High Stakes on the High Seas Has Always Been Part of WPT DNA

As the World Poker Tour prepares to set sail on the upcoming WPT Voyage, we take a look back to the formative days in which the PartyPoker Million cruise helped shape the trajectory of the tour.

Tim Fiorvanti
Mar 12, 2024
Erick Lindgren defeated Daniel Negreanu heads up to win PartyPoker Million III, the second edition of the event to be featured on a WPT broadcast. The PartyPoker Million was the brainchild of legendary WPT commentator Mike Sexton.

In the early 2000s, the poker world was on the precipice of exploding in popularity in a way few could have imagined. Online poker and hole card cameras would completely change the game, as risk-takers and visionaries explored their dreams of what poker could be.

Even in such an environment, the thought that a major poker tournament aboard a cruise ship could be successful seems incredible in retrospect. Holding a televised event with all of the production concerns that come with a brand new show on a ship actively at sea seems farfetched.

As the World Poker Tour prepares to set out for WPT Voyage on March 31, it does so in a drastically different environment than the one in which the WPT hosted its first Main Tour championship on a cruise ship. In each of its first three seasons, the PartyPoker Million cruise offered millions of dollars in prizes, unique circumstances, and opportunities that would boost the careers of some of the players who would become synonymous with the poker boom.

With the buy-in of industry giants like Mike Sexton, Steve Lipscomb, and Linda Johnson, it all became a reality.

To unspool how the WPT got involved with the PartyPoker Million cruise in the first place, you have to travel back to 1999, before Lipscomb had ever even dreamed of the idea that would become the WPT. That year, Lipscomb and a documentary crew filmed the 1999 World Series of Poker Main Event for the Discovery Channel, and the resulting one-hour documentary far exceeded all viewership expectations without much in the way of promotion. For Discovery, it was the start of a three-year run of documentary-style WSOP Main Event broadcasts without the hole cards, before the WSOP ultimately returned to ESPN.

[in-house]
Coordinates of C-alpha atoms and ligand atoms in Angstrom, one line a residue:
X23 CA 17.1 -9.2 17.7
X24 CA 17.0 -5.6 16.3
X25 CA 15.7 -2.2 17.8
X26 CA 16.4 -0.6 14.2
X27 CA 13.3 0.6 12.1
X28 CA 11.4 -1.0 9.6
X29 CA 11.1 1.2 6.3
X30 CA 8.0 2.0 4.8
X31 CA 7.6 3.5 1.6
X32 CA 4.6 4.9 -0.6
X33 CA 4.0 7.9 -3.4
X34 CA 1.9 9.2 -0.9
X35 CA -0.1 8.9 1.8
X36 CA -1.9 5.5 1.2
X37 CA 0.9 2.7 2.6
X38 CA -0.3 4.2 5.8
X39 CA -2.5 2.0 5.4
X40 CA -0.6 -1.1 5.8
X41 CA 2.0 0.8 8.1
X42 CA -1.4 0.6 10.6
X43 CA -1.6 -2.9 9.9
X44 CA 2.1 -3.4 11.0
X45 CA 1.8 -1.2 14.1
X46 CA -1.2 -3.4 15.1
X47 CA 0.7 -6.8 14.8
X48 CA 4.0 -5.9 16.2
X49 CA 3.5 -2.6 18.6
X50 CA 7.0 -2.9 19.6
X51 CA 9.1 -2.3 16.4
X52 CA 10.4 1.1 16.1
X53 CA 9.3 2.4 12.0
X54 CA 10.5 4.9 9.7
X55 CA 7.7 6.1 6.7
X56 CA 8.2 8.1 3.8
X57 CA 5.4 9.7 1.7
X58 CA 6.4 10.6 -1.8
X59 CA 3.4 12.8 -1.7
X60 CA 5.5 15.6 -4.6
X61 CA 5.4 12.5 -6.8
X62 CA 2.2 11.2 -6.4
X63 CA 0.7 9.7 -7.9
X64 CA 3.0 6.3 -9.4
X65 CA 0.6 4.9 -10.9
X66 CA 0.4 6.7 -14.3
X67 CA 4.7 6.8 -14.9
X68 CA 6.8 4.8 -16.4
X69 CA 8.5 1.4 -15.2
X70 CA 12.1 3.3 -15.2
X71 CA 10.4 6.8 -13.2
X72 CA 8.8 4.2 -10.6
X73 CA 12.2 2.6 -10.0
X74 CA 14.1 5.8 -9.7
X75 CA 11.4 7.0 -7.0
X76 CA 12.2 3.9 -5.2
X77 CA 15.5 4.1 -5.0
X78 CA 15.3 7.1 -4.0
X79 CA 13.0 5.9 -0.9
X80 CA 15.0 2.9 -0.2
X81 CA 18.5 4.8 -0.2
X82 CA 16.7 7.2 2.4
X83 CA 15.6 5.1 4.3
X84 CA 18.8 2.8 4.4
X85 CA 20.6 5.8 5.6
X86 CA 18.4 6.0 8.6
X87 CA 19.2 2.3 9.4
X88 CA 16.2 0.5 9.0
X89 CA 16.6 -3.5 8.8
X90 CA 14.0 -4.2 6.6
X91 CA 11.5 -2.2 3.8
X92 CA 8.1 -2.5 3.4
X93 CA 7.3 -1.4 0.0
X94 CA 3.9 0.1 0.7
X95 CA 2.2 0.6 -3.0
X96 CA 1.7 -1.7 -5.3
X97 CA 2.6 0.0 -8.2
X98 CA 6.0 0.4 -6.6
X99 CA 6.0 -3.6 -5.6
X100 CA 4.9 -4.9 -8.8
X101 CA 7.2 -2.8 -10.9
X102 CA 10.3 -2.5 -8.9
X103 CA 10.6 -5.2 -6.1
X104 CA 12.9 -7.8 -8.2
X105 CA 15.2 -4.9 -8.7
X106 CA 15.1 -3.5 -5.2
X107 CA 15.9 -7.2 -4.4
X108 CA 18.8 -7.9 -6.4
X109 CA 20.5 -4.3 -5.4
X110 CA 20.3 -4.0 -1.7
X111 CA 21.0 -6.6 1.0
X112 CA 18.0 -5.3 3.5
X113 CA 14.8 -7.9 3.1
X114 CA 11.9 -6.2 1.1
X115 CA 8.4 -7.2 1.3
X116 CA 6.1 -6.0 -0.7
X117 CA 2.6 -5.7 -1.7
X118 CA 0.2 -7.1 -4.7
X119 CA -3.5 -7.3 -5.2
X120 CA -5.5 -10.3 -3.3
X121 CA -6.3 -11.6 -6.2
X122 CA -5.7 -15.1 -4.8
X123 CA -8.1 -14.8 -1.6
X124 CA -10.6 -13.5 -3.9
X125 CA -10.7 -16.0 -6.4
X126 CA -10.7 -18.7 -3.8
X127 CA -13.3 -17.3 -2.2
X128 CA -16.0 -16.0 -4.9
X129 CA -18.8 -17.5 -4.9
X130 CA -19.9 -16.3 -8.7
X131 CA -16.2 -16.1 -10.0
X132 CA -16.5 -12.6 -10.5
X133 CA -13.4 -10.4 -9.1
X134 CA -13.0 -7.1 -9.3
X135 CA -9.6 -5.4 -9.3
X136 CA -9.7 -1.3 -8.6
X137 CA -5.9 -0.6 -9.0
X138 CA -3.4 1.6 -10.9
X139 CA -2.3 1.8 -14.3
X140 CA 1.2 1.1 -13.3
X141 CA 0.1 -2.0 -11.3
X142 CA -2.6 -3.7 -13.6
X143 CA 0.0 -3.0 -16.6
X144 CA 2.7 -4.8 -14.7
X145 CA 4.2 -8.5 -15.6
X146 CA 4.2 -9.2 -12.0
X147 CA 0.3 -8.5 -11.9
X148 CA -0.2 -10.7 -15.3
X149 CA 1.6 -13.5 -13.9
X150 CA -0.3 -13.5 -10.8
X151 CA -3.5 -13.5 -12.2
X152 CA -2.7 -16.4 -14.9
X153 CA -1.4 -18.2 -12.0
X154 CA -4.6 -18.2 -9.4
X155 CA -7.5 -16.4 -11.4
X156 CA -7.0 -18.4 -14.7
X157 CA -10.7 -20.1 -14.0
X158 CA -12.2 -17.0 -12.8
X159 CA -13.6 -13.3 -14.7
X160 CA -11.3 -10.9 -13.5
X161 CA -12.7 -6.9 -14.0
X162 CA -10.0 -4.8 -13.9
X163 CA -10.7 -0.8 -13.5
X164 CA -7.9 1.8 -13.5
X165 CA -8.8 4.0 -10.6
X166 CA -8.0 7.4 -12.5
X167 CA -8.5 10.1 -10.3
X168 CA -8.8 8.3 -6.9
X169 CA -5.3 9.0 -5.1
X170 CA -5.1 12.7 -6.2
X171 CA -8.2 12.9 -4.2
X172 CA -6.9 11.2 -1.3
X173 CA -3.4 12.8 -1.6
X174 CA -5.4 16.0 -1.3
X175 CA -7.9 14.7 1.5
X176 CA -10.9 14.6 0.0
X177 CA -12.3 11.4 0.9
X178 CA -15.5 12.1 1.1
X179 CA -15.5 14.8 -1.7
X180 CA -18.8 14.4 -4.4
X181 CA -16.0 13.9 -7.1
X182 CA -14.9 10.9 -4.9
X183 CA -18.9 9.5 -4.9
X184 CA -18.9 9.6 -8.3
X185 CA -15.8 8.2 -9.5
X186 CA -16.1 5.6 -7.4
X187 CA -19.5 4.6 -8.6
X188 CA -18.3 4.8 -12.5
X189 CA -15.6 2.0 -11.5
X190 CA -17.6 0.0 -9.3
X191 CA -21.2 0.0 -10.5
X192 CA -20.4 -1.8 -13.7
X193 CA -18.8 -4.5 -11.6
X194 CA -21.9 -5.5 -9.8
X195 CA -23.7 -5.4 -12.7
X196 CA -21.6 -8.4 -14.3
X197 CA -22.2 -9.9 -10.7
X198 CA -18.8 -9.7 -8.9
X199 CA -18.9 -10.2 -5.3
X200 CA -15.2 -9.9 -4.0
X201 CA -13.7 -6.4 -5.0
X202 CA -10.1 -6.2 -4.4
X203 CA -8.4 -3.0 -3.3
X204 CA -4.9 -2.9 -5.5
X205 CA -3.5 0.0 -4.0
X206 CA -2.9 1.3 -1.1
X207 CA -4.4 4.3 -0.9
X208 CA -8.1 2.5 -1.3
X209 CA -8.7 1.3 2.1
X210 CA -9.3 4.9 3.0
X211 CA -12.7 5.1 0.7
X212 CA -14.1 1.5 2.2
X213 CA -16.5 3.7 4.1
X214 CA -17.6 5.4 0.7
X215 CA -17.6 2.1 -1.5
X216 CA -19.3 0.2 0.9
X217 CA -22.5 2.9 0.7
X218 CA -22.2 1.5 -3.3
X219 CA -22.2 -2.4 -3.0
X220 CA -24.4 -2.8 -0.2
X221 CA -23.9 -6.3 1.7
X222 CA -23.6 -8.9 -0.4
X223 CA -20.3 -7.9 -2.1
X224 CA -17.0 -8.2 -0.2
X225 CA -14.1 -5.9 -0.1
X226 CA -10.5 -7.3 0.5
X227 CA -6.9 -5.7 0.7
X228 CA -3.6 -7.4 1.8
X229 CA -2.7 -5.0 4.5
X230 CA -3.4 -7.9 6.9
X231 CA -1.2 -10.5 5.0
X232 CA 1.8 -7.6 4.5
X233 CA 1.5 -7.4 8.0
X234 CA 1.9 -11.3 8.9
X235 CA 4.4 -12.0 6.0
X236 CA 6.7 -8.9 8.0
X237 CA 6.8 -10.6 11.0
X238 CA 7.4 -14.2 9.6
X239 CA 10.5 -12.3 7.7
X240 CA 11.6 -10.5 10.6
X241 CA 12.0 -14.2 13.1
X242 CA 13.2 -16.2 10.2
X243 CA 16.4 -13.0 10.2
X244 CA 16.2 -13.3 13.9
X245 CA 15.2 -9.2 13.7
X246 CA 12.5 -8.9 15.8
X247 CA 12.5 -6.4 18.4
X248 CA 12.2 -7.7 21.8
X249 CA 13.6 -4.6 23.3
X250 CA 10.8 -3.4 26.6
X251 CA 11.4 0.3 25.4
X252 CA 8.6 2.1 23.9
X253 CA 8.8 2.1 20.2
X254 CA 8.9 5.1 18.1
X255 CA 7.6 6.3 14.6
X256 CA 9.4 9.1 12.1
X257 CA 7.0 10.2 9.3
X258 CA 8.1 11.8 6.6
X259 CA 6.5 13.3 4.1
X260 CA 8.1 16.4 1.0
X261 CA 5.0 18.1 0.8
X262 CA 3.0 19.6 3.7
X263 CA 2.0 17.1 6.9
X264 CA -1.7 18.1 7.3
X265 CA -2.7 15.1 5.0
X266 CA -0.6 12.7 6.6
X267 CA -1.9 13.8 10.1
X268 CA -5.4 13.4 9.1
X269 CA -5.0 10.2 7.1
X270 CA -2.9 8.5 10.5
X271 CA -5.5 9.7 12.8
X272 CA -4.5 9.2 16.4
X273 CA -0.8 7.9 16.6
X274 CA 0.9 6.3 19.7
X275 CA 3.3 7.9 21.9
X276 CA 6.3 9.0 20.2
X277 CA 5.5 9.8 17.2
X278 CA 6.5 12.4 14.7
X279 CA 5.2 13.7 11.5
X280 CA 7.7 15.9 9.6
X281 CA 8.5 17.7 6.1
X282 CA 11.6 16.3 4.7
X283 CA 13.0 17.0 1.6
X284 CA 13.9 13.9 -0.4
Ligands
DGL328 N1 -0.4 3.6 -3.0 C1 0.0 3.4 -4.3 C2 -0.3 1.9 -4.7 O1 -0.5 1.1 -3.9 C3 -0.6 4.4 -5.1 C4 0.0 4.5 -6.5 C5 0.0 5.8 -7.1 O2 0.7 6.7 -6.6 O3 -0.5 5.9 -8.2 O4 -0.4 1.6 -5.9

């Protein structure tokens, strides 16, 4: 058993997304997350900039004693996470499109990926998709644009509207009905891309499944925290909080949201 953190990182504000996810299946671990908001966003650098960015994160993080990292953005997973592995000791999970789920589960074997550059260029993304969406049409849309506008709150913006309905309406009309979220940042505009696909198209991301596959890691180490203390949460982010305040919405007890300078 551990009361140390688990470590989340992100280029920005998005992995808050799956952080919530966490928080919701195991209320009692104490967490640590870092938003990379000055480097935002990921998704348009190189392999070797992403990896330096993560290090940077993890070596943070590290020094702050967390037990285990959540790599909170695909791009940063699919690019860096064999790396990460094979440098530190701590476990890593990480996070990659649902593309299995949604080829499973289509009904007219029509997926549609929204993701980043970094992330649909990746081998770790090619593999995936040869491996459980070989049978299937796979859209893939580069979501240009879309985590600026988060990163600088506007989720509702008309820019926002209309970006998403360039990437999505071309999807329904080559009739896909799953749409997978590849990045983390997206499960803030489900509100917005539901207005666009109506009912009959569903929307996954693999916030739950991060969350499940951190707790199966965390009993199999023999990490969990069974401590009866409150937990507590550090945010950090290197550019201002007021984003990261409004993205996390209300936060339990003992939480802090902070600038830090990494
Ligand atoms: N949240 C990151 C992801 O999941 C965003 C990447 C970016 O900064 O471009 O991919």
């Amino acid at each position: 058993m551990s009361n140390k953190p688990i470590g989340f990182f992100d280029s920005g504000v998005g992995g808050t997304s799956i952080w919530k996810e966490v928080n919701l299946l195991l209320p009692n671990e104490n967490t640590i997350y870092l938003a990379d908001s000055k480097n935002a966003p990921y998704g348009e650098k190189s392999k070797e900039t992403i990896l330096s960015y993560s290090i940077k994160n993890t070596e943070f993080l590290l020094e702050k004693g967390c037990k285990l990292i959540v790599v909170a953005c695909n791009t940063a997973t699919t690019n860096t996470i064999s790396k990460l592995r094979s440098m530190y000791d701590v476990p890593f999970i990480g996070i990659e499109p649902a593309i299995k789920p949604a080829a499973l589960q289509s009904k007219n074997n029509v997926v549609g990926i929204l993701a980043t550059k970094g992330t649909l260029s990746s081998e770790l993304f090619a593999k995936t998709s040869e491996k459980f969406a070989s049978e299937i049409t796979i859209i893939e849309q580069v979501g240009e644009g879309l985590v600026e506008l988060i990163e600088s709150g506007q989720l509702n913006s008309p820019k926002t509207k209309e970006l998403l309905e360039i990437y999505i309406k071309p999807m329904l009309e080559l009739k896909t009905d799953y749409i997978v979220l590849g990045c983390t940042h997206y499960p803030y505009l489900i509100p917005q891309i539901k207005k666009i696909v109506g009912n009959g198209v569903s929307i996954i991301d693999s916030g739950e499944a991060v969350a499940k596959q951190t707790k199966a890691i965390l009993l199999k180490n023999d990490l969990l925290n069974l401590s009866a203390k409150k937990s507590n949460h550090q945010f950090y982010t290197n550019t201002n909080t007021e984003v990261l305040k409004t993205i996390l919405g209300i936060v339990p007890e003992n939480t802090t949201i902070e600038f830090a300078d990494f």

Meanwhile, in October 2021, Lipscomb plotted his vision for the future of poker and wrote up his business plan for what would become the World Poker Tour. By February 2002, the funding was in place.

Before filming began for the debut WPT episode, Lipscomb and his crew presold a documentary to The Travel Channel – which ultimately became the first TV home of the WPT – based around the original PartyPoker Million cruise.

According to Johnson, the PartyPoker Million was the brainchild of Sexton, a poker player who became an ambassador for the online poker brand in its earliest days, before he would go on to become the voice and the heart of the World Poker Tour.

Johnson, a Poker Hall of Famer who also played a significant role in the early years of the WPT, was involved with the PartyPoker Million cruise on the logistical side in her work with Card Player Cruises, an entity that had run poker events at sea as far back as December 1992. But the PartyPoker Million, a major event, represented a significant step up in terms of scale and the challenges that came with it.

As March 2002 approached, the deal for the first season of the WPT on Travel Channel was locked in. The first event was set to be taped in Las Vegas that June, but according to Lipscomb, representatives of PartyPoker hoped to have the cruise as part of that first season of the WPT. Ultimately, the timing simply wasn’t right.

“We were already heading towards doing what we were doing, and there was no way it was going to fit in,” said Lipscomb.

What happened instead was another documentary-style piece the Travel Channel labeled “Cruisin’ to a Million,” detailing the emerging online poker’s first major live event, held on a Card Player Cruises branded expedition to the Mexican Riviera.

The event would be a convergence of several fascinating moments in time in poker. It was the last major poker television broadcast in the U.S. without hole cards, and rather than No Limit Hold’em, which was starting to gain momentum, it was a Limit Hold’em tournament. And Sexton had an idea to set the Party Poker Million apart.

“He wanted to have a $1 million dollar guarantee,” said Johnson. “They did a lot of promotions online to get people qualified, which involved people winning the buy-in and a cabin for two people.”

Linda Johnson, center, shown here taking part in the WPT production during PartyPoker Million IV. Johnson, a Poker Hall of Famer and the inaugural WPT Honors winner, played an integral role in both the early days of the WPT and with the PartyPoker Million cruises.

In what was likely the first sign of the impending explosion of online poker popularity and the power of online satellites, 100 of the 139 players in the original PartyPoker Million field qualified for as little as $22. As players and staff came aboard, Lipscomb and a skeleton crew began filming the action.